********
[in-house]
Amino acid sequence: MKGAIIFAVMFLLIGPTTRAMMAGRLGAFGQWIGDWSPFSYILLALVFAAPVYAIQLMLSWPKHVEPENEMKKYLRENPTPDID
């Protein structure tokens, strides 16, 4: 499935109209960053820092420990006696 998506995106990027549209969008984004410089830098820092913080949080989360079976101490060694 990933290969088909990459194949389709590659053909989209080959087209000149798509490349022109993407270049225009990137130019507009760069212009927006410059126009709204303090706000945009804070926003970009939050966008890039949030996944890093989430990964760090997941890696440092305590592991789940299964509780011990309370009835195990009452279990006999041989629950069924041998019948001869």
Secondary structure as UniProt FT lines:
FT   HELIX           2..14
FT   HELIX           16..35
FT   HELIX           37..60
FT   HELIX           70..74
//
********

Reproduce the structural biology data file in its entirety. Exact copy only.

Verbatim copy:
[in-house]
Amino acid sequence: MKGAIIFAVMFLLIGPTTRAMMAGRLGAFGQWIGDWSPFSYILLALVFAAPVYAIQLMLSWPKHVEPENEMKKYLRENPTPDID
């Protein structure tokens, strides 16, 4: 499935109209960053820092420990006696 998506995106990027549209969008984004410089830098820092913080949080989360079976101490060694 990933290969088909990459194949389709590659053909989209080959087209000149798509490349022109993407270049225009990137130019507009760069212009927006410059126009709204303090706000945009804070926003970009939050966008890039949030996944890093989430990964760090997941890696440092305590592991789940299964509780011990309370009835195990009452279990006999041989629950069924041998019948001869």
Secondary structure as UniProt FT lines:
FT   HELIX           2..14
FT   HELIX           16..35
FT   HELIX           37..60
FT   HELIX           70..74
//